There are two things I can say for sure. First, healthcare-associated infections (HAI) cause a lot of suffering and cost a lot of money. Second, it’s really hard to sell into healthcare, even when you have an innovative product that attacks a well-known problem in a common-sense way. On this episode, we get to dive into both of those things.
Infection Control and Environmental Surfaces
Over the past decade, substantial scientific evidence has accumulated indicating that contamination of environmental surfaces in hospital rooms plays an important role in the transmission of several key HAIs. Environmental surfaces contribute to cross-transmission of pathogens. These surfaces include both nonporous (hard) surfaces and soft surfaces such as bed linens, gown, mattress, etc. The more a patient comes into contact with a surface, the more important it is to keep it clean. Well, what happens if you can’t keep your pillows clean? Many standard issue hospital pillows allow pathogens to enter through sewn seams, vents, and non-barrier covers. Then patients put their heads on them. It’s an issue that seems to have a common-sense call-to-action, much like hand-hygiene. But as we’ve seen, common sense and good products ae not all you need to penetrate the healthcare market.
Selling into the Hospital
Innovators and entrepreneurs who want to make it in the healthcare business should absolutely focus their efforts on delivering products and services that help patients. That is, after all, the whole point of what we’re doing. But if your sales strategy relies on what you’ve deemed to be “common sense” and “good for the patient” and nothing else, then you’re likely to fail.
When David Woolfson and his team at Gabriel Scientific started winning awards for their hermetically sealed pillow with a filter, they thought they had short-circuited the healthcare sales cycle. As we’ll hear, it drove some VC attention but did little to open doors at the health systems. David’s story is instructive in many ways, but it delivers a truth that many in the startup community won’t want to hear: it’s going to be a grind and there are no short-cuts.
Episode 006 (part 5 of 8 in our IPAC series):
On this episode we talk with David Woolfson to learn:
- How soft surfaces like pillows and mattresses contribute to the spread of infection in hospitals.
- How outbreaks close hospital rooms and impact revenue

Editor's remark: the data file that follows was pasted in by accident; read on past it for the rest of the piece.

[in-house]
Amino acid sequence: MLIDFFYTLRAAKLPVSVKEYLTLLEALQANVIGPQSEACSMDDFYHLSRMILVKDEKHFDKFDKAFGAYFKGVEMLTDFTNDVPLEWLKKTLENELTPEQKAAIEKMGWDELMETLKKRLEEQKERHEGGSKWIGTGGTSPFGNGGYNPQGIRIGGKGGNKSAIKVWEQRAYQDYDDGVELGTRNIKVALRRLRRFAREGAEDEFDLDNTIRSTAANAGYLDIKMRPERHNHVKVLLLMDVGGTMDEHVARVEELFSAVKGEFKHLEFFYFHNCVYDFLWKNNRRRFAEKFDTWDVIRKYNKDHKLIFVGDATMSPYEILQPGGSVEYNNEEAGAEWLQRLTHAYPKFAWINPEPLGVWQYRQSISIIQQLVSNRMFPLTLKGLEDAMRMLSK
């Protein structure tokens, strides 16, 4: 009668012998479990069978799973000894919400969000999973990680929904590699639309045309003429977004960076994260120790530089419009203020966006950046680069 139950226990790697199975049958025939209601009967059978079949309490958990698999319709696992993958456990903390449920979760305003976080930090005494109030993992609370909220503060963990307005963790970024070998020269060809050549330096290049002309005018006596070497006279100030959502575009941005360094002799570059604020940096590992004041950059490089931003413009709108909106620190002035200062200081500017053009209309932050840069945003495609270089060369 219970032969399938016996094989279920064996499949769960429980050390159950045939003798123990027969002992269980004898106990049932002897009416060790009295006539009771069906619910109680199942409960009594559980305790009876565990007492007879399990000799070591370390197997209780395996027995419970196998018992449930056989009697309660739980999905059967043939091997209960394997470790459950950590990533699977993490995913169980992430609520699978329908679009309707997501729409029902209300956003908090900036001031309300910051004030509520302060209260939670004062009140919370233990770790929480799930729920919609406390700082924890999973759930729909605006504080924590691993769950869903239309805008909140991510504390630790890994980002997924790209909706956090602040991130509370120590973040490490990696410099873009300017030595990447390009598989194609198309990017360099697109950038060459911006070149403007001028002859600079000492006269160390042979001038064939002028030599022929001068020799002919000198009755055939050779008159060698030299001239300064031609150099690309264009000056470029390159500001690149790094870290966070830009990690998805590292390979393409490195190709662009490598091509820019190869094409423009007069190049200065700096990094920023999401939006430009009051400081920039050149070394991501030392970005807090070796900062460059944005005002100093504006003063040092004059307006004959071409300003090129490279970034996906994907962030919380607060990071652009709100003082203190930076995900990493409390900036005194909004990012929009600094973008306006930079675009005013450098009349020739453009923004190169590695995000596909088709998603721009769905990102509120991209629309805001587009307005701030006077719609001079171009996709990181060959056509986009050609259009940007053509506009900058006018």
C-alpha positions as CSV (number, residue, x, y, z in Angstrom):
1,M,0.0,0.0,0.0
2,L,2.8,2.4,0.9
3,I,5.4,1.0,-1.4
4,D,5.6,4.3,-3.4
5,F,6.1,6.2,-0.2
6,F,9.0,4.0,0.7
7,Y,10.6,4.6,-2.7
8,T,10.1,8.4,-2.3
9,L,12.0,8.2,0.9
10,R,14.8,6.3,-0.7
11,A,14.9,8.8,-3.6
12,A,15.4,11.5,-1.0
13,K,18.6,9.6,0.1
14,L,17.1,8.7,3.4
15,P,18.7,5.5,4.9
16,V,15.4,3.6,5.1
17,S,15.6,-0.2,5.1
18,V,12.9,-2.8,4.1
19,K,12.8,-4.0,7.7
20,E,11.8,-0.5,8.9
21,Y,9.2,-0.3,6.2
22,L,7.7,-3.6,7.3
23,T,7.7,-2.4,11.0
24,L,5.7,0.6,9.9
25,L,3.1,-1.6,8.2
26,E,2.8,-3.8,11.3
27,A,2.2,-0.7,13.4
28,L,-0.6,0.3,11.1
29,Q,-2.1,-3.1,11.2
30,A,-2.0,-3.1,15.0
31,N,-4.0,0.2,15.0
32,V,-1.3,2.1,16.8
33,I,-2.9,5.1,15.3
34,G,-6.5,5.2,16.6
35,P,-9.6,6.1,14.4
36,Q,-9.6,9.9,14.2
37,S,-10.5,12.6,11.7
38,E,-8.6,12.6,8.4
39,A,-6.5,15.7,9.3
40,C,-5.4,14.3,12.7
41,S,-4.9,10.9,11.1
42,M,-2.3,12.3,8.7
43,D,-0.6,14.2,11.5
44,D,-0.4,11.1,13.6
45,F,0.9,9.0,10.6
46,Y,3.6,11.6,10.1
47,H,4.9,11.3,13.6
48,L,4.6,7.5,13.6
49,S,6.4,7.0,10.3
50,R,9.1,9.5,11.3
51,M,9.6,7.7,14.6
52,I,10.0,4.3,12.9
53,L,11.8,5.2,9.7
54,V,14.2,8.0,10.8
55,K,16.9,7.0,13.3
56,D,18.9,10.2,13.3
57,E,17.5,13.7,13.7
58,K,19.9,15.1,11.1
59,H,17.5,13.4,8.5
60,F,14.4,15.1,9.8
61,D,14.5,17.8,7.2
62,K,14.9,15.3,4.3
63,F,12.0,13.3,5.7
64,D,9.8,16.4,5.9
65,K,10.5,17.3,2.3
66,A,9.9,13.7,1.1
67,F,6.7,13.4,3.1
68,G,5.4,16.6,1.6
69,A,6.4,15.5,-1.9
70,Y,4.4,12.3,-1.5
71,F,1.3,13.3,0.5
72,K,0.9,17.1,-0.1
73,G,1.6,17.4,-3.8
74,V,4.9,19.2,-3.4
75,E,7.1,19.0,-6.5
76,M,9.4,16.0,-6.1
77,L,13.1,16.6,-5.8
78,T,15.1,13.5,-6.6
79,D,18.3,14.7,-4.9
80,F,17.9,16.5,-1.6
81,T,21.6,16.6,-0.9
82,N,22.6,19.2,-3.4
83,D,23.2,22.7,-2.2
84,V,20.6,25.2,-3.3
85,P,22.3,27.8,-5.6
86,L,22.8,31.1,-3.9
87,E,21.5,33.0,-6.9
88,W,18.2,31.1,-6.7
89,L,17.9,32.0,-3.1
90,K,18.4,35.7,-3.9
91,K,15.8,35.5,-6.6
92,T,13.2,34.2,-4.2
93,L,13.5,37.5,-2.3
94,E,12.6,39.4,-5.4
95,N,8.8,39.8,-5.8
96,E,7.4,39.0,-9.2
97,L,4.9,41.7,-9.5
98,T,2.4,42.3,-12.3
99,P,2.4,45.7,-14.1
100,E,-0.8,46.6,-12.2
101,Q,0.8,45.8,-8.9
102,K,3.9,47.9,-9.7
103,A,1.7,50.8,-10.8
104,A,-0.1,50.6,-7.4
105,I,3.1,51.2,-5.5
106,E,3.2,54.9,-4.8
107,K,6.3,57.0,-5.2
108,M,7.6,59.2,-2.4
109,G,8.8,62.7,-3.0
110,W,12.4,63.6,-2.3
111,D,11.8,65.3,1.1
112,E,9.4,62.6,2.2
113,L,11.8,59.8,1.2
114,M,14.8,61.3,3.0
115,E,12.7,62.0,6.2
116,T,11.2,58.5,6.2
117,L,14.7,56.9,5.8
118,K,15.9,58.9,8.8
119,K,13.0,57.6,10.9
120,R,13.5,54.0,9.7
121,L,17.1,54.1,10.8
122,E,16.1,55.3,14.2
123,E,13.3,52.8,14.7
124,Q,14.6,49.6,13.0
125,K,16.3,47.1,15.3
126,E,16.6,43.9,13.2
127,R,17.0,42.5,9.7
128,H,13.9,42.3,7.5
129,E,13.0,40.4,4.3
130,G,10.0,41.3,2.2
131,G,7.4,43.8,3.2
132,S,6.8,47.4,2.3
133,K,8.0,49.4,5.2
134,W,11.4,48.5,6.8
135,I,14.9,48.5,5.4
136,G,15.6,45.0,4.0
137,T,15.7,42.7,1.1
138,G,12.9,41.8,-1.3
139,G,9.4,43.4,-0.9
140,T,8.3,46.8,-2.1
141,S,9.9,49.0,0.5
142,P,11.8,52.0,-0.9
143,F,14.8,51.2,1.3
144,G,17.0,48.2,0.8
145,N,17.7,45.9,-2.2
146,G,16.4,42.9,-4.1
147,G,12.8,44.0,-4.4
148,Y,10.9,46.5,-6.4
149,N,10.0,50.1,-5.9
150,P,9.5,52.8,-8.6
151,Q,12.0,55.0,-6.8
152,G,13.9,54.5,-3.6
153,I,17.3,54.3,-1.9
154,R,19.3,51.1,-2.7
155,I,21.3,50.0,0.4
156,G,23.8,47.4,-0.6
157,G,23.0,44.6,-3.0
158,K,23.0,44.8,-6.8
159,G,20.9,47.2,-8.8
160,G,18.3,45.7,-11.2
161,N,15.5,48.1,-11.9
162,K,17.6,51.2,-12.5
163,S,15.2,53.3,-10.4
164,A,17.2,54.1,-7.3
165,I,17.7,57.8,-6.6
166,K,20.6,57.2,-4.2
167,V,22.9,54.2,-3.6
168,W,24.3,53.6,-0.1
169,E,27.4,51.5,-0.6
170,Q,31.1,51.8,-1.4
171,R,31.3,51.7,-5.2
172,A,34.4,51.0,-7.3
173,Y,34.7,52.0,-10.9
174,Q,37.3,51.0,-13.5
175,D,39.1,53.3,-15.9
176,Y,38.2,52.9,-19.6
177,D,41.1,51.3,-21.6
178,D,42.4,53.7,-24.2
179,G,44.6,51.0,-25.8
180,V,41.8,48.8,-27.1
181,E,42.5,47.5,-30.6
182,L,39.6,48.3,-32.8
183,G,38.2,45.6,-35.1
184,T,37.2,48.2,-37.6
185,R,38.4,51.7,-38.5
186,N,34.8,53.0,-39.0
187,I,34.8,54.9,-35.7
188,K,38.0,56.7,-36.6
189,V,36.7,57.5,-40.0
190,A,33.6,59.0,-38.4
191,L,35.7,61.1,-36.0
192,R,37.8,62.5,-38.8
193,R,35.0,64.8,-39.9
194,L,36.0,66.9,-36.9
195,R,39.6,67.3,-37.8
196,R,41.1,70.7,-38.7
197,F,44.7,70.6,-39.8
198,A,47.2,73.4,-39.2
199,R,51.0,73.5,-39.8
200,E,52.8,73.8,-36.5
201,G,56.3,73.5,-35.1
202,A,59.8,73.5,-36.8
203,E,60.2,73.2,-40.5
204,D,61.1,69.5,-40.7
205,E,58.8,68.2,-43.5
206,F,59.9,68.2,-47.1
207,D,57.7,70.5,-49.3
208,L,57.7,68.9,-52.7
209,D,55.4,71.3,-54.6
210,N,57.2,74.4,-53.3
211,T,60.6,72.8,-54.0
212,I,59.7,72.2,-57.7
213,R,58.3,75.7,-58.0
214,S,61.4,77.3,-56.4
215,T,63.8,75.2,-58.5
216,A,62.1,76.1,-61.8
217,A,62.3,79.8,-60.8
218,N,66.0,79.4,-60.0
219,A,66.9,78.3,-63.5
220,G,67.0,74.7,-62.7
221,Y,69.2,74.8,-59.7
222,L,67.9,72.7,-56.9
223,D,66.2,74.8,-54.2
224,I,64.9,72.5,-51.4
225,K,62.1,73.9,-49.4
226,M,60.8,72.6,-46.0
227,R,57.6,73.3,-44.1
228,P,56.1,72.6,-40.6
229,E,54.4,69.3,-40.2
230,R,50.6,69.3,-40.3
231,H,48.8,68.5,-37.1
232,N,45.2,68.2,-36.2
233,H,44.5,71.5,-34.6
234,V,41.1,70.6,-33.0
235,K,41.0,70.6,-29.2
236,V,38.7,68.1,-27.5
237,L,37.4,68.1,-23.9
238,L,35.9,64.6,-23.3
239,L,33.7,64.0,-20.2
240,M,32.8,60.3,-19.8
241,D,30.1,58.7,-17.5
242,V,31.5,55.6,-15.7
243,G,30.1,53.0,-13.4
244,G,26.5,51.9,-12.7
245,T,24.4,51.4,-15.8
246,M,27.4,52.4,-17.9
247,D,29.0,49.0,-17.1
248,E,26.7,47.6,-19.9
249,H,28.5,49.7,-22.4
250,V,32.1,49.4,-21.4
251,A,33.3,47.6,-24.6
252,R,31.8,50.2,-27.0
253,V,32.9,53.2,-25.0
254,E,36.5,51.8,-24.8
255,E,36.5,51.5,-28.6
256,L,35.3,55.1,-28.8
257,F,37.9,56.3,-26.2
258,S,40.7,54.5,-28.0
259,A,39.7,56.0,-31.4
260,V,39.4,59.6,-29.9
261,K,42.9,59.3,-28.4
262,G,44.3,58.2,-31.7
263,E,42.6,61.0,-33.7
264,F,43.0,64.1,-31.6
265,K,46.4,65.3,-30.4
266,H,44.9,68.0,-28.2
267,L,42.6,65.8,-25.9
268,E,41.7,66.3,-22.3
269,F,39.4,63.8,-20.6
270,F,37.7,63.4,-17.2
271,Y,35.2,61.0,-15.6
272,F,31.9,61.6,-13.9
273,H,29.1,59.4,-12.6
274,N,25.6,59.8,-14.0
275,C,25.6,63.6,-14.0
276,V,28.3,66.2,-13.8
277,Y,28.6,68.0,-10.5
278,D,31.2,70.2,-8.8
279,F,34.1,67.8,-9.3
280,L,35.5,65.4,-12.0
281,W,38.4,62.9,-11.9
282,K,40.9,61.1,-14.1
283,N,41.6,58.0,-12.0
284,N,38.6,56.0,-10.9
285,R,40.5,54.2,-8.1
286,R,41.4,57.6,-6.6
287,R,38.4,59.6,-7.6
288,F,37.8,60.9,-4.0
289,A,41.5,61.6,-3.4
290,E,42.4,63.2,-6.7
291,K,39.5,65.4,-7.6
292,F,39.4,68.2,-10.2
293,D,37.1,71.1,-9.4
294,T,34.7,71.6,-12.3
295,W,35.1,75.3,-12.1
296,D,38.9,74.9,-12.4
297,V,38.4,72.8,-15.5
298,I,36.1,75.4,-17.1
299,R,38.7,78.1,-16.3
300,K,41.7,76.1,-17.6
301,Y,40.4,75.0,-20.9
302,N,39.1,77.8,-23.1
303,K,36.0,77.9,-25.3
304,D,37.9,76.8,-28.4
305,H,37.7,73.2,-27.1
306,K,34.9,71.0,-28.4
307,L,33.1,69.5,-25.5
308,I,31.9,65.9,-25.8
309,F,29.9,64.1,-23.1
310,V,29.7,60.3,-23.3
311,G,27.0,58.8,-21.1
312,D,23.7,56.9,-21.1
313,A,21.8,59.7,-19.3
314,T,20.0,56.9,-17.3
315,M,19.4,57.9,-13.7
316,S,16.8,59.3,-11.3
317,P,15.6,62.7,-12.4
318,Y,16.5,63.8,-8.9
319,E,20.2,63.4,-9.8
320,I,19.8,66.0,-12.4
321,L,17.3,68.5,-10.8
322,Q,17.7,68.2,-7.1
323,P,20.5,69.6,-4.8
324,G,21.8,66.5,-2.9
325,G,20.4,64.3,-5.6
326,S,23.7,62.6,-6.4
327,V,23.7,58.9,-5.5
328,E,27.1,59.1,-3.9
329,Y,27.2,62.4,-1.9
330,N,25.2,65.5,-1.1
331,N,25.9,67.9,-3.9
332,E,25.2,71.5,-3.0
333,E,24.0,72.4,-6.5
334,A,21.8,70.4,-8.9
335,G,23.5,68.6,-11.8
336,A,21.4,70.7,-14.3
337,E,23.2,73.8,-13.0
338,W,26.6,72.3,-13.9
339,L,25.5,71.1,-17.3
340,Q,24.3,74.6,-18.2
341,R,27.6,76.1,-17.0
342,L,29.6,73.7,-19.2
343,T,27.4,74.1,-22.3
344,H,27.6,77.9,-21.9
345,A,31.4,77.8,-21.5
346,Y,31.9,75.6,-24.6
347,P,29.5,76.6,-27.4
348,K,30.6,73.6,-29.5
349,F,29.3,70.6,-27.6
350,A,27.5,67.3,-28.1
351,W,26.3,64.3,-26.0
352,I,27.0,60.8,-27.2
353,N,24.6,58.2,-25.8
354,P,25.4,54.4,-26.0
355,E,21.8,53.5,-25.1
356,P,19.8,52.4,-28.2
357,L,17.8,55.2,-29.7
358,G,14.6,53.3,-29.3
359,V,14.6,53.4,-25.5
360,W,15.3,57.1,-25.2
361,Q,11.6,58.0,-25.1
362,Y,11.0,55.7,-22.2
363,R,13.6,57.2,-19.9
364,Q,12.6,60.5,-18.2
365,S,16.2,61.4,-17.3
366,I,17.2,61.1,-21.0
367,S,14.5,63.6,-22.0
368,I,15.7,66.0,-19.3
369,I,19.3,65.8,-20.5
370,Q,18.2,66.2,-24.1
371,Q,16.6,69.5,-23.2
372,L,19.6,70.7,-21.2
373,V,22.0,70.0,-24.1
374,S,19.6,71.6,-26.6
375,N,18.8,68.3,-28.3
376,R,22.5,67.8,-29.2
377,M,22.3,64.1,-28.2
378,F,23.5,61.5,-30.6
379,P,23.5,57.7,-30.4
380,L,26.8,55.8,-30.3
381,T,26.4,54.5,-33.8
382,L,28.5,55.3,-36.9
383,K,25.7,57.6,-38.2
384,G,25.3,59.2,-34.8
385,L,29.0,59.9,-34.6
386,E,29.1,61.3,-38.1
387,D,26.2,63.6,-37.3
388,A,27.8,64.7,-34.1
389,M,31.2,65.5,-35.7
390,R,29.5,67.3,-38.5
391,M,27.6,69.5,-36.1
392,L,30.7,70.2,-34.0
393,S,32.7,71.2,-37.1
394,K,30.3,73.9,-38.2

- How working in infection prevention often makes you feel like Cassandra (in Greek mythology she had the power of prophecy but was cursed so that no one would ever believe her).
- How to isolate your value, show direct economic impact and get on your buyer’s priority list.
- The importance of understanding the purchasing systems of your prospects and adjusting your approach to match it.
- The importance of understanding your buyer and their personal needs as much as the hospital’s needs.
- What the heck “Stars and Stripes selling” means.
- How to get the experts talking about your product and leveraging that to open doors (even just a crack)
- Who is the hardest person in the hospital to convince
- How to keep yourself safe and healthy at home, at the hotel, and the hospital.
- And most importantly, how an Irishman can be an asset on St. Patrick’s day and get you free pints!
I hope you enjoy it!
~ Don Lee
Or, listen right here:
About David Woolfson and Gabriel Scientific
David Woolfson is CEO of Gabriel Scientific in Dublin, Ireland.
Gabriel Scientific is a life sciences company dedicated to the design and manufacture of barrier property bedding for the hospital, hotel, and home. Gabriel Scientific products are CE marked medical devices, used by Infection Control and Tissue Viability Departments to combat medical bedding contamination.
SleepAngel products with PneumaPure Filter Technology are scientifically proven to block hospital pathogens and reduce the risk of patient cross-infection.
SleepAngel home bedding is scientifically proven to block germs and allergens that can trigger asthma and allergic reaction.
About the Infection Prevention and Control Series
This episode is part of The #HCBiz Show’s Infection Prevention and Control (IPAC) series. We’d like to thank our partners InfectionControl.tips and the Center of Excellence for Infection Prevention and Control (COE IPAC) for their support and guidance with the series.
InfectionControl.tips is a Pan-Access journal that extends globally and touches locally. www.IC.tips is: Free to Publish. Free to Access and provides Accessible Scientific Services.
About Center of Excellence for Infection Prevention and Control (COE IPAC)
Center of Excellence for Infection Prevention and Control (COE IPAC) is a collaborative effort to accelerate and support new solutions that hold the promise of significantly advancing infection prevention and control. On a quarterly basis, the Center of Excellence will evaluate at least 3 international innovations – giving them access to independent testing, publication as well as a US commercialization site